The benchmark 10-year Treasury yield fell to its lowest in more than a moth at 2.05 percent, down about 4 basis points on the day. It tumbled about 7 basis points on Monday as U.S. stock markets fell.
The two-year yield was 2 basis points lower at 0.65 percent.
Coming up on the quarter's end, people are realizing that they are under exposed to Treasurys and fund managers are "chasing performance," said Dan Heckman, national investment consultant at U.S. Bank.
"People, in general, are concerned about an overall potential for slowdown and those odds have gone up internationally and perhaps domestically."
Asian stock markets fell sharply on Tuesday after data the previous day showing a sharp fall in Chinese industrial company profits renewed concerns about the outlook for the world's number two economy.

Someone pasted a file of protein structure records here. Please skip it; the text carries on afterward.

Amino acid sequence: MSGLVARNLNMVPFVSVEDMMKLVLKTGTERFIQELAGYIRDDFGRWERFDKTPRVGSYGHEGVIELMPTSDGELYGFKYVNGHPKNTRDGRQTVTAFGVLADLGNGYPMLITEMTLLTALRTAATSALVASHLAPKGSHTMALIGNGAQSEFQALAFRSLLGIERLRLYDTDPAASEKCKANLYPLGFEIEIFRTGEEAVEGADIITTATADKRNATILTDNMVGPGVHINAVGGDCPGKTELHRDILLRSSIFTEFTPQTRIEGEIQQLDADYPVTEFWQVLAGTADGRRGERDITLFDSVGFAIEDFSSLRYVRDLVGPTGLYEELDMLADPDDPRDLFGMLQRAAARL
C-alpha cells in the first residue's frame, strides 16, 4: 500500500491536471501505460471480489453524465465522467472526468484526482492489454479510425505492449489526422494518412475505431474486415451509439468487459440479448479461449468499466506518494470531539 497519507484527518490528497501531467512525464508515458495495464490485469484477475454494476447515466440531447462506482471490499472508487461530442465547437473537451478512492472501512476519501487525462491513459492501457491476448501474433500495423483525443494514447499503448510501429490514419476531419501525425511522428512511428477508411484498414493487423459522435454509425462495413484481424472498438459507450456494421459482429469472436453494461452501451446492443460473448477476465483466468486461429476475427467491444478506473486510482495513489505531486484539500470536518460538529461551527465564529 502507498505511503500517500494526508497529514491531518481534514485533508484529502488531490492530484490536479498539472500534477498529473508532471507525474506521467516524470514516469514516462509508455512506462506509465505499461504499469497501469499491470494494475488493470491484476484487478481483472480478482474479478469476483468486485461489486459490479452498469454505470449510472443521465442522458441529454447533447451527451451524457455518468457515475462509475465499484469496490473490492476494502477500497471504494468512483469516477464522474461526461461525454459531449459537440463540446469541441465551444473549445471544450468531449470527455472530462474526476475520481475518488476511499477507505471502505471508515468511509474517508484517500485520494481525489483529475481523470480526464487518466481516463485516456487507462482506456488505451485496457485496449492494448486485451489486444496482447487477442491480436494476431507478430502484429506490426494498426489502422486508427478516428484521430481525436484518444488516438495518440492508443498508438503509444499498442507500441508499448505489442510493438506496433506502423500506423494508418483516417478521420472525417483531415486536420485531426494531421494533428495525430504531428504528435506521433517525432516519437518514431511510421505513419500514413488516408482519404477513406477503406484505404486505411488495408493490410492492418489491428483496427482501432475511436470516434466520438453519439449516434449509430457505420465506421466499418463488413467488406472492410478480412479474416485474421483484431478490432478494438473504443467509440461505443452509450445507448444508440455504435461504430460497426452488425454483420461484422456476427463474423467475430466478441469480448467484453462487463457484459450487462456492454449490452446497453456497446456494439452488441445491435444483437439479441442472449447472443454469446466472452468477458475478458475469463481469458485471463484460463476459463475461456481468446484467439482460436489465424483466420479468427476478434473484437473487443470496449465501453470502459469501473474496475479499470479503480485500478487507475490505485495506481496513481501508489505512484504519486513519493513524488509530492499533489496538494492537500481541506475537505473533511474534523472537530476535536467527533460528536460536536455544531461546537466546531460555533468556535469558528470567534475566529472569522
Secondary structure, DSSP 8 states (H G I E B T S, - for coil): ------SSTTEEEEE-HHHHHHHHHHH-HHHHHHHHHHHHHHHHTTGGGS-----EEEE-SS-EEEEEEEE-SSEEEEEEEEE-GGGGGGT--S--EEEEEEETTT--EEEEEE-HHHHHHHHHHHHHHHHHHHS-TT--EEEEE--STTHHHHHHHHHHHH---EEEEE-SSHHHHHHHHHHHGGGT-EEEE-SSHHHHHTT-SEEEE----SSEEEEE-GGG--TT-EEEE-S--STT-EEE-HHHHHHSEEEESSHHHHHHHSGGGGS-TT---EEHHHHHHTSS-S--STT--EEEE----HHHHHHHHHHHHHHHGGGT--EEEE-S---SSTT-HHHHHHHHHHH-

Read MoreGlobal stocks tumble: Commodities lead the slump
European markets were lower, while U.S. stocks were slightly higher.
While the timing of U.S. rate increases remained in focus for the bond market, analysts said the prospect of higher rates was so far having a limited impact.
On Monday, New York Federal Reserve President William Dudley said the central bank remains on track for a likely rate rise this year, while San Francisco Fed President John Williams also signalled support for monetary tightening.
Read MoreFed's Dudley: Fed will likely raise rates later this year
"Despite a steady flow of Fed speak arguing for a rate rise ahead, bond yields are refusing to move higher," analysts at Rabobank said in a note.
"Two-year U.S. Treasury yields are now at 0.67 percent, which is where we started 2015; and 10-year yields are down 10 basis points since Friday's intra-day peak to 2.10 percent, the lowest since mid-August," they said.
U.S. home prices rose 5 percent in July, according to the latest S&P/Case-Shiller Home Price Index.
The September consumer confidence index came in at 103, well above the expected 96.1 estimate.